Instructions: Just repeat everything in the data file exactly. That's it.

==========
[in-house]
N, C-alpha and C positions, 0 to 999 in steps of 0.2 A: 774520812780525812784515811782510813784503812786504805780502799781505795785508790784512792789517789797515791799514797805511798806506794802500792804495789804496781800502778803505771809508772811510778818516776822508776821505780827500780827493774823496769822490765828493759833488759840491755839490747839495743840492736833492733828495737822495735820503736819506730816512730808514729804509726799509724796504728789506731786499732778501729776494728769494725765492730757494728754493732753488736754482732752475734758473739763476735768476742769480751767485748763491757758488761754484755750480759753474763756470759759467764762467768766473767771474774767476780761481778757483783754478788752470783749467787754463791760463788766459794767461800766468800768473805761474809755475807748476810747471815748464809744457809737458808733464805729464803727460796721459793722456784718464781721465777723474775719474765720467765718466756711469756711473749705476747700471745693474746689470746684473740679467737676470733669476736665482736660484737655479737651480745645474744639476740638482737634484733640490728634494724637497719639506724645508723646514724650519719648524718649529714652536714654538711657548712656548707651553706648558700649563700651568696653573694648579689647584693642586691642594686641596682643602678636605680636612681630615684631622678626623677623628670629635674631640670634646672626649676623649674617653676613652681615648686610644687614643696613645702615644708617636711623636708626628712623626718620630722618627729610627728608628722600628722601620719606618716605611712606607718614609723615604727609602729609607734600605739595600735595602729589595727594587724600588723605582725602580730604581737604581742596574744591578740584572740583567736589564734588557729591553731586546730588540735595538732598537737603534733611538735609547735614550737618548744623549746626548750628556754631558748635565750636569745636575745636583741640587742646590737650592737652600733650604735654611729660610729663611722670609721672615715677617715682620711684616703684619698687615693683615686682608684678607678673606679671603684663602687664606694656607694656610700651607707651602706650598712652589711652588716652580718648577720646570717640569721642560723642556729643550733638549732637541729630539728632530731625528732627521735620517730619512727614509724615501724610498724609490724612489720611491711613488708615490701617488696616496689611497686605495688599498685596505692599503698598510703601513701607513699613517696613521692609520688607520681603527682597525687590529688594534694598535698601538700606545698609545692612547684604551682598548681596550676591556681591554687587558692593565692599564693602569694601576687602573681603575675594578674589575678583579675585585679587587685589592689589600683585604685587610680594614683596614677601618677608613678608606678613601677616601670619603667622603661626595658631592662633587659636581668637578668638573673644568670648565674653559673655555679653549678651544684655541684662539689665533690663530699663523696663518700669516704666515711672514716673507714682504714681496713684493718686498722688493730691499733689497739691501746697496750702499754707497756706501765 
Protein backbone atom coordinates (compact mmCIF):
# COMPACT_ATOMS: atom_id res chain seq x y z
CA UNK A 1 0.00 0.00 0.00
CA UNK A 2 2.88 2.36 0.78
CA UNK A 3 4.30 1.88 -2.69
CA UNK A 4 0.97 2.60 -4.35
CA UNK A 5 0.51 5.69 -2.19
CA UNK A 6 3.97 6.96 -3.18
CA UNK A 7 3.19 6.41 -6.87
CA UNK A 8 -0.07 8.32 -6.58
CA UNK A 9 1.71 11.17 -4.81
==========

[in-house]
N, C-alpha and C positions, 0 to 999 in steps of 0.2 A: 774520812780525812784515811782510813784503812786504805780502799781505795785508790784512792789517789797515791799514797805511798806506794802500792804495789804496781800502778803505771809508772811510778818516776822508776821505780827500780827493774823496769822490765828493759833488759840491755839490747839495743840492736833492733828495737822495735820503736819506730816512730808514729804509726799509724796504728789506731786499732778501729776494728769494725765492730757494728754493732753488736754482732752475734758473739763476735768476742769480751767485748763491757758488761754484755750480759753474763756470759759467764762467768766473767771474774767476780761481778757483783754478788752470783749467787754463791760463788766459794767461800766468800768473805761474809755475807748476810747471815748464809744457809737458808733464805729464803727460796721459793722456784718464781721465777723474775719474765720467765718466756711469756711473749705476747700471745693474746689470746684473740679467737676470733669476736665482736660484737655479737651480745645474744639476740638482737634484733640490728634494724637497719639506724645508723646514724650519719648524718649529714652536714654538711657548712656548707651553706648558700649563700651568696653573694648579689647584693642586691642594686641596682643602678636605680636612681630615684631622678626623677623628670629635674631640670634646672626649676623649674617653676613652681615648686610644687614643696613645702615644708617636711623636708626628712623626718620630722618627729610627728608628722600628722601620719606618716605611712606607718614609723615604727609602729609607734600605739595600735595602729589595727594587724600588723605582725602580730604581737604581742596574744591578740584572740583567736589564734588557729591553731586546730588540735595538732598537737603534733611538735609547735614550737618548744623549746626548750628556754631558748635565750636569745636575745636583741640587742646590737650592737652600733650604735654611729660610729663611722670609721672615715677617715682620711684616703684619698687615693683615686682608684678607678673606679671603684663602687664606694656607694656610700651607707651602706650598712652589711652588716652580718648577720646570717640569721642560723642556729643550733638549732637541729630539728632530731625528732627521735620517730619512727614509724615501724610498724609490724612489720611491711613488708615490701617488696616496689611497686605495688599498685596505692599503698598510703601513701607513699613517696613521692609520688607520681603527682597525687590529688594534694598535698601538700606545698609545692612547684604551682598548681596550676591556681591554687587558692593565692599564693602569694601576687602573681603575675594578674589575678583579675585585679587587685589592689589600683585604685587610680594614683596614677601618677608613678608606678613601677616601670619603667622603661626595658631592662633587659636581668637578668638573673644568670648565674653559673655555679653549678651544684655541684662539689665533690663530699663523696663518700669516704666515711672514716673507714682504714681496713684493718686498722688493730691499733689497739691501746697496750702499754707497756706501765 
Protein backbone atom coordinates (compact mmCIF):
# COMPACT_ATOMS: atom_id res chain seq x y z
CA UNK A 1 0.00 0.00 0.00
CA UNK A 2 2.88 2.36 0.78
CA UNK A 3 4.30 1.88 -2.69
CA UNK A 4 0.97 2.60 -4.35
CA UNK A 5 0.51 5.69 -2.19
CA UNK A 6 3.97 6.96 -3.18
CA UNK A 7 3.19 6.41 -6.87
CA UNK A 8 -0.07 8.32 -6.58
CA UNK A 9 1.71 11.17 -4.81